Firstly (and most importantly), Samsung have offset the speed penalty of QLC by deploying an Intelligent TurboWrite SLC caching mechanism. For my review 1TB version, this constitutes up to 42GB of cache (the higher capacity drives have up to 78GB of cache).

What this means is that Samsung have mitigated the speed penalty of QLC by using the cache to hit the maximum limits of the SATA connection – up to 560 MB/s sequential reads and 530 MB/s sequential writes. In normal, everyday use the 870 QVO is just as fast as any other SATA SSD on the market. The caveat is that, once the cache has been maxed out, sequential write performance drops to 80MB/s (160MB/s on the higher-capacity 870 QVO drives.).

As for reliability, Samsung state that the 870 QVO doubles its reliability over its predecessor (860 QVO). For the 1TB version, the 870 EVO has a warranty of 360 Terabytes Written (TBW), or 3 years (whichever comes first). For my usage needs (and most average consumer needs), the 360 TBW is more than adequate (huge, in fact!). I would, however, like to have seen a couple more years added to the warranty for peace of mind.

 

What all this means is that we are presented with a horses for courses scenario – the Samsung 870 QVO SSDs might not be the best choice in every scenario, but it certainly has its place. For example, it probably isn’t the best choice for video editing or other tasks that rely on writing large amounts of data to the drive at one time, but it is a very compelling choice for a budget-friendly high capacity, high speed mass storage drive.

 

Samsung 870 QVO SSD

 

Samsung 870 QVO SSD – Real World Test

Those of you familiar with Blog of Dad know I don’t do fancy benchmarking or standardised tests. There is most definitely a place for those kinds of reviews and I have plenty of respect for them. It is interesting to see how things compare in a standardised environment, but (as with children) standardised tests are not the be-all-and-end-all. Real word, unpredictable environments are where you and I will operate these things, so that is where I come from in my reviews. I encourage you to read a variety of reviews when making your purchasing decision.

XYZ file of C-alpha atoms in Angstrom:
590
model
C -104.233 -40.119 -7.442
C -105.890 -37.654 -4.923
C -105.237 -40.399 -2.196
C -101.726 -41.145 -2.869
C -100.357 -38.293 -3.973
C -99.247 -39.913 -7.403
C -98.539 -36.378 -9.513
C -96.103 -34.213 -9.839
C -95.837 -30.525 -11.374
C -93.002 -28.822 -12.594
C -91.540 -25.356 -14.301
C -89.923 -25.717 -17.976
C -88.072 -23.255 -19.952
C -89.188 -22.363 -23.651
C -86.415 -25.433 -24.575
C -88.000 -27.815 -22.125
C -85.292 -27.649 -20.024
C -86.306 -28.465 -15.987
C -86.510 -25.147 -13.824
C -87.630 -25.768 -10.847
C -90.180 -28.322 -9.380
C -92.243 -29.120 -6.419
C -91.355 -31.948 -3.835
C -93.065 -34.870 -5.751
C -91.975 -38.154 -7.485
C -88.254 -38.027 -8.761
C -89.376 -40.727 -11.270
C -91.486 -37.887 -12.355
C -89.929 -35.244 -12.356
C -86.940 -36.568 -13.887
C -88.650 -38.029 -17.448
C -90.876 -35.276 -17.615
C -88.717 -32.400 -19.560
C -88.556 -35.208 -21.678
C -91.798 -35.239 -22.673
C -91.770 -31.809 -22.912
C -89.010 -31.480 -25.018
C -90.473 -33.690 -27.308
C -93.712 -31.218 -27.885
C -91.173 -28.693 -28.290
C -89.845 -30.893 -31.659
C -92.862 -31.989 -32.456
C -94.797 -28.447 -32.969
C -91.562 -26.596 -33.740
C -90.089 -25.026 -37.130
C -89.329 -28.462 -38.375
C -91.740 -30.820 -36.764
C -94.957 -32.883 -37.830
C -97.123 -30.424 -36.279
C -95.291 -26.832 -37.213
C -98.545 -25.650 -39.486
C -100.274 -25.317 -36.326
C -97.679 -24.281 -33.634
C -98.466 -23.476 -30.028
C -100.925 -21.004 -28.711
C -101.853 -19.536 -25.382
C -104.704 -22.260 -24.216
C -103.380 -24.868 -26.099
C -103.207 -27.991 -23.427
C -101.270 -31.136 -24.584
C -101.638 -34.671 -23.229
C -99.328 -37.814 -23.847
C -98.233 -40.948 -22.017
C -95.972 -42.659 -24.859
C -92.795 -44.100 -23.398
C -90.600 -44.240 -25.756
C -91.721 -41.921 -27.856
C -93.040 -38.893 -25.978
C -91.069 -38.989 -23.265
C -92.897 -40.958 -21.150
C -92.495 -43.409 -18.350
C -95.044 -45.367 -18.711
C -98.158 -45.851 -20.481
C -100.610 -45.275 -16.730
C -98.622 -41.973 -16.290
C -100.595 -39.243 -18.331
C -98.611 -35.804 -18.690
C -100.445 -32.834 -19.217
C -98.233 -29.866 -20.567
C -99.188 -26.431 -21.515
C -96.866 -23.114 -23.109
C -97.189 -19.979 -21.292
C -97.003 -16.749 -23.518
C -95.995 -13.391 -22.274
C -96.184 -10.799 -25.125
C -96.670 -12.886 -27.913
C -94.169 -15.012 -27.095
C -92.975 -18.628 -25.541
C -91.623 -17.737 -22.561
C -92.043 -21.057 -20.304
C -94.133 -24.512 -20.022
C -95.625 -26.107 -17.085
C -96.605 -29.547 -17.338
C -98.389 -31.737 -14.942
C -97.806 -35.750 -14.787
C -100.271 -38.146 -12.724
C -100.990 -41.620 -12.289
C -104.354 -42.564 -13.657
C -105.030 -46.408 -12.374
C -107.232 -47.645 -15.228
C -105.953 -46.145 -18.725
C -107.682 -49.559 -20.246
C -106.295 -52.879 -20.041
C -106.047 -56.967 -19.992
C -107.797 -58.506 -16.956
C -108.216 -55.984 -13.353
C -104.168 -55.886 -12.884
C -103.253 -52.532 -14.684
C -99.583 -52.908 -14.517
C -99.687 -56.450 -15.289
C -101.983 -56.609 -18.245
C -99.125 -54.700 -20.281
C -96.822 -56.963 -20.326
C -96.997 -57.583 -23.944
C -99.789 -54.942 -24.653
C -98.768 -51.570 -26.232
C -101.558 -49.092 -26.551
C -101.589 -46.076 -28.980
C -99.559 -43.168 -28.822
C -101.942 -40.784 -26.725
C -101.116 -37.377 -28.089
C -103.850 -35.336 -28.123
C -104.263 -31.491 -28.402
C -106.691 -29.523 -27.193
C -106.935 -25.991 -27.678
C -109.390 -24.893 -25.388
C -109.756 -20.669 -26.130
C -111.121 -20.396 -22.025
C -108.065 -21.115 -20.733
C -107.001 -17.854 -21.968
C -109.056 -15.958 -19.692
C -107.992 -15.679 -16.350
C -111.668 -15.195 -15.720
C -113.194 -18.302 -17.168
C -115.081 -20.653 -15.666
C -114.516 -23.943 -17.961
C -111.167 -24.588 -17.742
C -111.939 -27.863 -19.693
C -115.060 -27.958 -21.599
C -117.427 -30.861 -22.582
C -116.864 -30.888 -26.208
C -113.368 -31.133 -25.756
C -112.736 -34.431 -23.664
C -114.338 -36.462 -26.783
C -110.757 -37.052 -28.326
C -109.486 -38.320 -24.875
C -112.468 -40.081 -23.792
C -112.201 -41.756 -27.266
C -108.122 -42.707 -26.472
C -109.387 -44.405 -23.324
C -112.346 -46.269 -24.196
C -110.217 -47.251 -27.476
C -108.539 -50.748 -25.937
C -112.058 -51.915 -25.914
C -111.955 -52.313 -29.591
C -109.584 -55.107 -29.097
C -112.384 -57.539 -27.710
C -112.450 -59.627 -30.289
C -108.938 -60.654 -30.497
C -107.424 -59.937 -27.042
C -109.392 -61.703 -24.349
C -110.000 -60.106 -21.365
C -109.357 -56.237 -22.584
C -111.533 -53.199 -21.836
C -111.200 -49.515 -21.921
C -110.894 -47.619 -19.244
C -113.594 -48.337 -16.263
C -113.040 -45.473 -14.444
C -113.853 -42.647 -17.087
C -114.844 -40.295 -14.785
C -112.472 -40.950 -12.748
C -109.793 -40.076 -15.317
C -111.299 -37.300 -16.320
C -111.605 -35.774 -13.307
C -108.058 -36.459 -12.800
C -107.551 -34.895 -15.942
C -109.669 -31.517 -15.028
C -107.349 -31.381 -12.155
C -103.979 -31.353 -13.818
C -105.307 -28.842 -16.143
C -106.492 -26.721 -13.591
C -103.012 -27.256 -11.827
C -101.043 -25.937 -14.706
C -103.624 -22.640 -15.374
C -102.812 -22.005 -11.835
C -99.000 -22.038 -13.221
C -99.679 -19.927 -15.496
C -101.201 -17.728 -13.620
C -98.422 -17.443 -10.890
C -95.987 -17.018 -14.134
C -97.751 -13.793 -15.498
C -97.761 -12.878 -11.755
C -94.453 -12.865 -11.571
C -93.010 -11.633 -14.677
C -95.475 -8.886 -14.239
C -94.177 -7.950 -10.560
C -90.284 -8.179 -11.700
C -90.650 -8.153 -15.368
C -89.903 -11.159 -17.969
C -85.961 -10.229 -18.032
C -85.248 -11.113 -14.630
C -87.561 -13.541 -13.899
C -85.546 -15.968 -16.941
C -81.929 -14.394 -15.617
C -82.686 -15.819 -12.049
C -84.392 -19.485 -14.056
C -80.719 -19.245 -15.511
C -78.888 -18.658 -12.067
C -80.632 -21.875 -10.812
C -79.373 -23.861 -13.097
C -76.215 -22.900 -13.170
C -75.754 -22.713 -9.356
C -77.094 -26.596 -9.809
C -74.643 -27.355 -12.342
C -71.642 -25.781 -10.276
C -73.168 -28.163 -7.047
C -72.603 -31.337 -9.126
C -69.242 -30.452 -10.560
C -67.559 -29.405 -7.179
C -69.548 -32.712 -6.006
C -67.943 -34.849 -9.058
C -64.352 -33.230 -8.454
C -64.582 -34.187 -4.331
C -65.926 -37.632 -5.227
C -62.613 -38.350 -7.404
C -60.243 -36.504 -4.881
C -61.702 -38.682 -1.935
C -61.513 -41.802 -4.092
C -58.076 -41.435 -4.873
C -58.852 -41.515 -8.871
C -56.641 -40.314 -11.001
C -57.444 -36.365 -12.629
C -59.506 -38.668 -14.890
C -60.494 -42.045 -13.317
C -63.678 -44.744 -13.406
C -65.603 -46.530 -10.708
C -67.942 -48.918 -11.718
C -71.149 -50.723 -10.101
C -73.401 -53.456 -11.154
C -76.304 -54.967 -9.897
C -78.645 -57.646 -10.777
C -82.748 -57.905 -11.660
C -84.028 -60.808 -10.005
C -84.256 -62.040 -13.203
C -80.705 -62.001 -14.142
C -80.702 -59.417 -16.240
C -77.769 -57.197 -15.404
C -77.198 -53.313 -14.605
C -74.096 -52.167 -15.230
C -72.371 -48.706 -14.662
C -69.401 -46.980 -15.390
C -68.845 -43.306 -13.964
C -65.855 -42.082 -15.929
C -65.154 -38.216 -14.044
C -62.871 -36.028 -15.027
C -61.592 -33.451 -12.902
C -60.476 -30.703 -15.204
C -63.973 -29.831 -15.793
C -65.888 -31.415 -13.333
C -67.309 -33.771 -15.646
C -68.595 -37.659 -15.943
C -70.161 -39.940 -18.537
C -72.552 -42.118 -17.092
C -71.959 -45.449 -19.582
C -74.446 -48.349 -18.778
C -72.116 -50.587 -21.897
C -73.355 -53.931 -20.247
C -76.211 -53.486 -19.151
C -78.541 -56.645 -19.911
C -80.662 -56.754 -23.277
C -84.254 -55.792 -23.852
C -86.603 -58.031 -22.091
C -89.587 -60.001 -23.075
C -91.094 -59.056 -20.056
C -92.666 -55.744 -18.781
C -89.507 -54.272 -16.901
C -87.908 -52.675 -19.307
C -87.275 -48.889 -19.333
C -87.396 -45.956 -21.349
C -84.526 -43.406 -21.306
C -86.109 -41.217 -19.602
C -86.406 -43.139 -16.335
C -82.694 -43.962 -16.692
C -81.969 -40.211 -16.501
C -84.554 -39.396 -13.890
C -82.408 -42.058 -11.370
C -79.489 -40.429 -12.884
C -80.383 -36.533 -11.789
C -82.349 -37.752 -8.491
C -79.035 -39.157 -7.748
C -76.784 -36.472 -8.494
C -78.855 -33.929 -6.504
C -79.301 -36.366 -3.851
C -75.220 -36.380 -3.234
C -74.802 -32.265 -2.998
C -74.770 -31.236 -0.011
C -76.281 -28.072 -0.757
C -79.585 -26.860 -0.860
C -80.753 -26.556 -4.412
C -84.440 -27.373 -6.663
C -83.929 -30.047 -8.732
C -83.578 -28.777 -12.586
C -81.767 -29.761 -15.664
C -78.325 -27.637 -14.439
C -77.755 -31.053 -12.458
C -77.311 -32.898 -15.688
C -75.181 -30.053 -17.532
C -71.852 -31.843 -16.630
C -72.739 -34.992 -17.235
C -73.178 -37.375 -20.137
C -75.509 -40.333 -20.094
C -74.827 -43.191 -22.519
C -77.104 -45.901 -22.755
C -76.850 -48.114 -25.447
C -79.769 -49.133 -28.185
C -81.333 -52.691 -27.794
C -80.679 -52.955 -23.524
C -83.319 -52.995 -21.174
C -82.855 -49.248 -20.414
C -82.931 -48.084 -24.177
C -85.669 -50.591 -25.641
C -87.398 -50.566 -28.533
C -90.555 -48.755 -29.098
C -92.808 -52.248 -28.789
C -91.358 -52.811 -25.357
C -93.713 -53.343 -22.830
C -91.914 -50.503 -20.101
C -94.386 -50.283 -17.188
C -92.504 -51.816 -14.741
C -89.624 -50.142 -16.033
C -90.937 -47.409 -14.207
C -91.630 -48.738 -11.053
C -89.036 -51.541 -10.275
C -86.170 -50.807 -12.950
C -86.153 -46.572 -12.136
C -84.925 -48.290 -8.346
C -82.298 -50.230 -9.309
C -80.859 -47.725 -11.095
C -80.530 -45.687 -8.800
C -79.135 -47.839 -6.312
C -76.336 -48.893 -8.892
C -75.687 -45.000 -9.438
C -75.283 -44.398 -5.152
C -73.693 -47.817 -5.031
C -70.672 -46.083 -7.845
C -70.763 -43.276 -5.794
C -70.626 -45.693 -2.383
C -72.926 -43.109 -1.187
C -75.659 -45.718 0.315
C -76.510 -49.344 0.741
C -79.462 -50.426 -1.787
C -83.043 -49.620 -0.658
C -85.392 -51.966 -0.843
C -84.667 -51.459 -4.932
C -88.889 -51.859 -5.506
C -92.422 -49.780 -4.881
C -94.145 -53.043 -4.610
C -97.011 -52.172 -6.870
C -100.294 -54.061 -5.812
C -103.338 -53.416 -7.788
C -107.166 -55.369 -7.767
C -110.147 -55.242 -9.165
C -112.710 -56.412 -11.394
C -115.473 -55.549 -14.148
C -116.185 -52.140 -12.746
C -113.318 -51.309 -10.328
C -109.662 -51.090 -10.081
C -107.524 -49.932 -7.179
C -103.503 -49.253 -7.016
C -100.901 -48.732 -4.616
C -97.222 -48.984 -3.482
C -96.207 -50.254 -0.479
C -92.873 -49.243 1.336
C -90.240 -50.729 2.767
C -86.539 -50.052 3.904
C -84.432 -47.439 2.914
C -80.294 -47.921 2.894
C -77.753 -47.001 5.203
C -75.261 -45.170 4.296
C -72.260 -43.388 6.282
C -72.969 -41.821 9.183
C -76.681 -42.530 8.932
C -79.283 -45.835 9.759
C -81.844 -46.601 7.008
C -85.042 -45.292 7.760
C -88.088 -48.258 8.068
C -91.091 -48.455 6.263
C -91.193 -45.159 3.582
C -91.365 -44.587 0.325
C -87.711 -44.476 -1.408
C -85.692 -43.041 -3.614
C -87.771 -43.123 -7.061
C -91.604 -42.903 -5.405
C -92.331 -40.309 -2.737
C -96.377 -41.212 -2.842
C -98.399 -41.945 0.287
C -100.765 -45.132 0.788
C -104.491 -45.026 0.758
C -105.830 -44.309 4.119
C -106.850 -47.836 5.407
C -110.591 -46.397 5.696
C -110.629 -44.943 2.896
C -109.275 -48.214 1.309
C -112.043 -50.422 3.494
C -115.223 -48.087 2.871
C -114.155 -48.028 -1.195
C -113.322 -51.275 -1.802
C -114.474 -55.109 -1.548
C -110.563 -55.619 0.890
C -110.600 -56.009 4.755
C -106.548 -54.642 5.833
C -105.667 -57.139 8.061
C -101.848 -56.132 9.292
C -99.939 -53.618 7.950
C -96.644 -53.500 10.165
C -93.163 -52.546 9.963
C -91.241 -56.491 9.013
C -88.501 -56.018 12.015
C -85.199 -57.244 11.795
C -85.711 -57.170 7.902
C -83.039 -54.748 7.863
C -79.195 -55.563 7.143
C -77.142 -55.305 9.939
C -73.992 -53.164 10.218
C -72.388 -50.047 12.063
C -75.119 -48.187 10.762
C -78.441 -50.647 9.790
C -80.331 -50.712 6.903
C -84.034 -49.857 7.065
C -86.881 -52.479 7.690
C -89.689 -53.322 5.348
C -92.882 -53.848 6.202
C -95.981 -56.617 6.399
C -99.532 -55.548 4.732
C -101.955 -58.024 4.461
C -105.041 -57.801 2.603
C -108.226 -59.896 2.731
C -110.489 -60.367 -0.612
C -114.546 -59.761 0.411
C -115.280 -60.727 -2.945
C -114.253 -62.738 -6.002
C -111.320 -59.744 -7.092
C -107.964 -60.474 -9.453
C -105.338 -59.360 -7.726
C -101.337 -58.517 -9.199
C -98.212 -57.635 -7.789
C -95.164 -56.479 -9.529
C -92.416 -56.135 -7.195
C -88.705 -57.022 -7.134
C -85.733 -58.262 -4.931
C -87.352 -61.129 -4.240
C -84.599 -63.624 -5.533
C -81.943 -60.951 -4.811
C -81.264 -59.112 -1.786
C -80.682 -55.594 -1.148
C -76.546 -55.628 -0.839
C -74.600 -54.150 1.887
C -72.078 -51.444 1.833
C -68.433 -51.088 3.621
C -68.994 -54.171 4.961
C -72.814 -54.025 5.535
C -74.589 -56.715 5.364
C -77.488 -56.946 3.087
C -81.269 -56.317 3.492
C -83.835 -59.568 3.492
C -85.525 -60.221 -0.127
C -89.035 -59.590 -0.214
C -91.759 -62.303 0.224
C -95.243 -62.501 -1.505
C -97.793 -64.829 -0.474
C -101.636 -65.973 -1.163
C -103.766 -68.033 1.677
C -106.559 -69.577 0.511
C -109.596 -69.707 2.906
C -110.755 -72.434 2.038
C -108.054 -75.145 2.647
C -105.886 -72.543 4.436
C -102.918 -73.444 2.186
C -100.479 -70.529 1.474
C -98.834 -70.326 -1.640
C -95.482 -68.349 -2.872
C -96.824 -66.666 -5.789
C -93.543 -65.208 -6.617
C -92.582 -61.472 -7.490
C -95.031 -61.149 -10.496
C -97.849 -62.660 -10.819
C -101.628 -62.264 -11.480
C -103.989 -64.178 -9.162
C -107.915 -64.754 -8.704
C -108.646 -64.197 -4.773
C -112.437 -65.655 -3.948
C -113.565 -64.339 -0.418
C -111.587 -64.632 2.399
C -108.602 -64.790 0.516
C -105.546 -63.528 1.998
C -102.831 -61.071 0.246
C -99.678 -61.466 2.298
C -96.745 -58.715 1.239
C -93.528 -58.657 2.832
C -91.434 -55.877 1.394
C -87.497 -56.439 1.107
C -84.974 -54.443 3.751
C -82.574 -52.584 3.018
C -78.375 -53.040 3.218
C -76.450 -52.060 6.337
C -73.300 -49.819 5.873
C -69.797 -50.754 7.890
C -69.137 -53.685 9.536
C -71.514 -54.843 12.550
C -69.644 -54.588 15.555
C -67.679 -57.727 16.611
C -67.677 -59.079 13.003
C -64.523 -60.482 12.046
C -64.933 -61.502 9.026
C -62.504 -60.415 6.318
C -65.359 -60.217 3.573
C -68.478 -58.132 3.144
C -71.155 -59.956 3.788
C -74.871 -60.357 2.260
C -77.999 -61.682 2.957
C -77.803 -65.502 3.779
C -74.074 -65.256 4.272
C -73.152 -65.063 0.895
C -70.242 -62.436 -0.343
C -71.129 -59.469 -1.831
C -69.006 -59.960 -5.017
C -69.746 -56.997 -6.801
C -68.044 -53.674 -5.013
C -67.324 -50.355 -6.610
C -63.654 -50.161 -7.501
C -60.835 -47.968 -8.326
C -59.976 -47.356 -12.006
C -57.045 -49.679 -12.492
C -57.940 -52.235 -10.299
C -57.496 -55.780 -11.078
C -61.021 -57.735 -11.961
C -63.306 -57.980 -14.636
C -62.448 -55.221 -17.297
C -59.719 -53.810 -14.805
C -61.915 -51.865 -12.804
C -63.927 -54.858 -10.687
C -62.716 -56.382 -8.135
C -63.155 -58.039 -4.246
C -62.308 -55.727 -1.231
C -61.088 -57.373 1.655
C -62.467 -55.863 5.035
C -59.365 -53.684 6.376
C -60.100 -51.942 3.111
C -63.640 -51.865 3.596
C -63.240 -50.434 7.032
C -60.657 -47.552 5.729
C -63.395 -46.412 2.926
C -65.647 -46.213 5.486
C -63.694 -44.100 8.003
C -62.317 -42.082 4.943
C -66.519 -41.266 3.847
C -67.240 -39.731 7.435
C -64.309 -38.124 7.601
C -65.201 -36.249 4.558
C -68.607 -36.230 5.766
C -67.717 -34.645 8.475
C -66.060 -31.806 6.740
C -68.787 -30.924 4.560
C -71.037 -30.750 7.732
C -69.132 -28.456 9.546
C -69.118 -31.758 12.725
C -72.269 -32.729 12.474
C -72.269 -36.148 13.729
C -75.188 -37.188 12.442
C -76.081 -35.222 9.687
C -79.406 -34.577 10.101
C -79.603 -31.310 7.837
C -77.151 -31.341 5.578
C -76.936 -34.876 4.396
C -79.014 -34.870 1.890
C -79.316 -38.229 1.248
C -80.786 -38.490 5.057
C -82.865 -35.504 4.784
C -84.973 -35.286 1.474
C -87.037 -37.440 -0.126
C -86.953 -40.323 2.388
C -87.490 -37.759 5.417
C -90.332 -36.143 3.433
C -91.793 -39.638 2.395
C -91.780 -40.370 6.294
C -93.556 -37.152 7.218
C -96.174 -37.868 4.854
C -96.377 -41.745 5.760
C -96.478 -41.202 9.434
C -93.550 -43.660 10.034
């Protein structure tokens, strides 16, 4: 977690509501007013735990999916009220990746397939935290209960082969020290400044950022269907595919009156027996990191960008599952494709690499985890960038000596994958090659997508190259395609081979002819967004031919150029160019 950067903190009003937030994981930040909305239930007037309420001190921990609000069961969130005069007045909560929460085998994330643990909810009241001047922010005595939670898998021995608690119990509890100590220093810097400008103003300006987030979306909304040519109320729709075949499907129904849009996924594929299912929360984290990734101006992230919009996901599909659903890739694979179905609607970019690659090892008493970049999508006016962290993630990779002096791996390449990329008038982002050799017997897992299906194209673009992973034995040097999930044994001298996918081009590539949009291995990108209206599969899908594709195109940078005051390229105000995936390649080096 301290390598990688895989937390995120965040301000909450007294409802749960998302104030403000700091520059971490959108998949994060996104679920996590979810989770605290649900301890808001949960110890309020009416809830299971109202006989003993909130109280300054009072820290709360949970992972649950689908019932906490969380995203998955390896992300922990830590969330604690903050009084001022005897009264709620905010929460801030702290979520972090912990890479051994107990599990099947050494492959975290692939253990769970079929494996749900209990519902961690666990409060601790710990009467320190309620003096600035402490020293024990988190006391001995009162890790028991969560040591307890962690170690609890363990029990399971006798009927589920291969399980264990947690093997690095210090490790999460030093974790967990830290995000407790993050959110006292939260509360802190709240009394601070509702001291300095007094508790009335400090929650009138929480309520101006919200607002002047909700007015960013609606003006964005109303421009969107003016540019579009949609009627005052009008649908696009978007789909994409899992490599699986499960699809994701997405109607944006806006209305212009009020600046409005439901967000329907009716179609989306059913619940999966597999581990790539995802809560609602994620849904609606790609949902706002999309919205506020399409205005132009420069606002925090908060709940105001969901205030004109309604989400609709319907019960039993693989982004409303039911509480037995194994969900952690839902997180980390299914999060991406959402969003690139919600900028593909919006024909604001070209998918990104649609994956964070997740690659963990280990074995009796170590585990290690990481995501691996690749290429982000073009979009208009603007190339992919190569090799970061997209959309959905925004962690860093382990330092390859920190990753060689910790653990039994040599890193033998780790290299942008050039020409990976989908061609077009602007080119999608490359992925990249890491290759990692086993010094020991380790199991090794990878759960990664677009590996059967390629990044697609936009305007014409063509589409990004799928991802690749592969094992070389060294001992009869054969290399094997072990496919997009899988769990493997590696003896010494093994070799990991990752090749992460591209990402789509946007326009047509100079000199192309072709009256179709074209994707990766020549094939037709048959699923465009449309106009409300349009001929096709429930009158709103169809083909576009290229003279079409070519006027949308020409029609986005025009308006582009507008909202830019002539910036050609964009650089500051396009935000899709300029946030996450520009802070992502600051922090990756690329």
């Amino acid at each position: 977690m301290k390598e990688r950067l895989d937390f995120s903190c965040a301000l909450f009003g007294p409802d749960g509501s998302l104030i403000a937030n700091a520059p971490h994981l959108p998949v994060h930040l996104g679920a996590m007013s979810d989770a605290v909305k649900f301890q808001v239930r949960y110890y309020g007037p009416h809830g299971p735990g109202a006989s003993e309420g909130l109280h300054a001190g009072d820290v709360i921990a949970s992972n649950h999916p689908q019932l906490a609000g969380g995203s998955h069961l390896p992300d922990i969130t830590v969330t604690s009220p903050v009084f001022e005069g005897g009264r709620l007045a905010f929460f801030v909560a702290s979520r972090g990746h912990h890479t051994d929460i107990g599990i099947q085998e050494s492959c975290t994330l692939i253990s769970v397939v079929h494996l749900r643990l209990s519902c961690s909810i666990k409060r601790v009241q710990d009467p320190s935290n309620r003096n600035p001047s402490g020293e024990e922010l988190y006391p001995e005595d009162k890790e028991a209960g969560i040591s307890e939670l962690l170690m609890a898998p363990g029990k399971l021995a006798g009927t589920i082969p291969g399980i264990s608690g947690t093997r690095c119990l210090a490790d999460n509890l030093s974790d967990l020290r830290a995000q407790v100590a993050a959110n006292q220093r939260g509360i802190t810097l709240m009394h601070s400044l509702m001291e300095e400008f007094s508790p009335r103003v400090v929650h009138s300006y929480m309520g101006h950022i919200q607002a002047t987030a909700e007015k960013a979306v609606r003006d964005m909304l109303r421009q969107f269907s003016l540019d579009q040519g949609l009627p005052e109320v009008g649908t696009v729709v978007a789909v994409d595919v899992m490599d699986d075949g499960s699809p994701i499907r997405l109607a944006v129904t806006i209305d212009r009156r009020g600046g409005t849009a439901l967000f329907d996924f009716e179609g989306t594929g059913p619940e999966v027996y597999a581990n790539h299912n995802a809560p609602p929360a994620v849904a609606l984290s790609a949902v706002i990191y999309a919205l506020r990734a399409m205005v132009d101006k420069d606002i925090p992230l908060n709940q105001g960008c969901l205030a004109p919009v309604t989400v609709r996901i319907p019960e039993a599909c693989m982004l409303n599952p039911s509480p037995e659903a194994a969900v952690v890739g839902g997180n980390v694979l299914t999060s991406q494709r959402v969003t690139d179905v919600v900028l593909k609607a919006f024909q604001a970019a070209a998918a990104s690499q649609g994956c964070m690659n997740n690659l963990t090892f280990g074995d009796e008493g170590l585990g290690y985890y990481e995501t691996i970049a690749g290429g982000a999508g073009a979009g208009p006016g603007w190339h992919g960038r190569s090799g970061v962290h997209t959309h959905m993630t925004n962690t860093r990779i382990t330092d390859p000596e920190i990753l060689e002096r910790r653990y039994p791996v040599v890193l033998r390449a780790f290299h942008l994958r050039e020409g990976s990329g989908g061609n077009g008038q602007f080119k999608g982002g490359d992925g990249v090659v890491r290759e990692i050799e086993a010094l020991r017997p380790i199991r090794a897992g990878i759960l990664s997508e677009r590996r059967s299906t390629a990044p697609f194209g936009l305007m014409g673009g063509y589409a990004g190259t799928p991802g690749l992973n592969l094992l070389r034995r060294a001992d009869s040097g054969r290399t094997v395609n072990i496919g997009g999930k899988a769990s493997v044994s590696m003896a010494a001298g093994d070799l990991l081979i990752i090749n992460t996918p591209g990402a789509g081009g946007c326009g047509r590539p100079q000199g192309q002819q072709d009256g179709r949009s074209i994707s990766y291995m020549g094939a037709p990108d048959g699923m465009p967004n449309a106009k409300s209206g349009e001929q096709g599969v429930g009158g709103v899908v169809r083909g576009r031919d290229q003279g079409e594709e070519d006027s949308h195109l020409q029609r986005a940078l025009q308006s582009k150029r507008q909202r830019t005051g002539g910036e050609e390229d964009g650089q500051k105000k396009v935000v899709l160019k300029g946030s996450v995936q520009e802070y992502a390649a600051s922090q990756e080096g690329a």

Samsung sent me the 1TB version of the 870 QVO SSD to put to the test in a family environment. I wanted to know how it would perform as a HDD replacement in my family PC, but also if it was a worthwhile addition to my Synology NAS.

Samsung 870 QVO SSD – The Family PC Mass Storage

Installing the Samsung 870 QVO SSD in a computer is a simple task. It is made especially easy if the computer is a DIY project. Pre-built, big brand computers may be lacking free connections. This doesn’t mean it can’t be installed in such a device, you just may need to replace something that is already there rather than install the 870 QVO in addition.

I have several free SATA connections and the appropriate power connection, so installation was easy. As I wasn’t installing the 870 QVO as a system disk, it was simply a matter of plugging it in and turning on the computer. The disk was recognised immediately and a quick format had it ready to use. For those of you looking to replace a system disk, the Samsung 870 QVO website advises that the renewed migration software on the drive takes care of the process. I didn’t test this feature.

The transfer of files from the old WD Blue 3TB HDD was easy, although I couldn’t send everything across because I have more than 1TB of data on the old HDD. I sent a few folders across to test things out and the speed was fine – more limited by the speed of the old HDD than the new 870 QVO. Of course, if I were to try and fill the new QVO straight away, the cache would be exhausted and things would slow down somewhat during the initial transfer.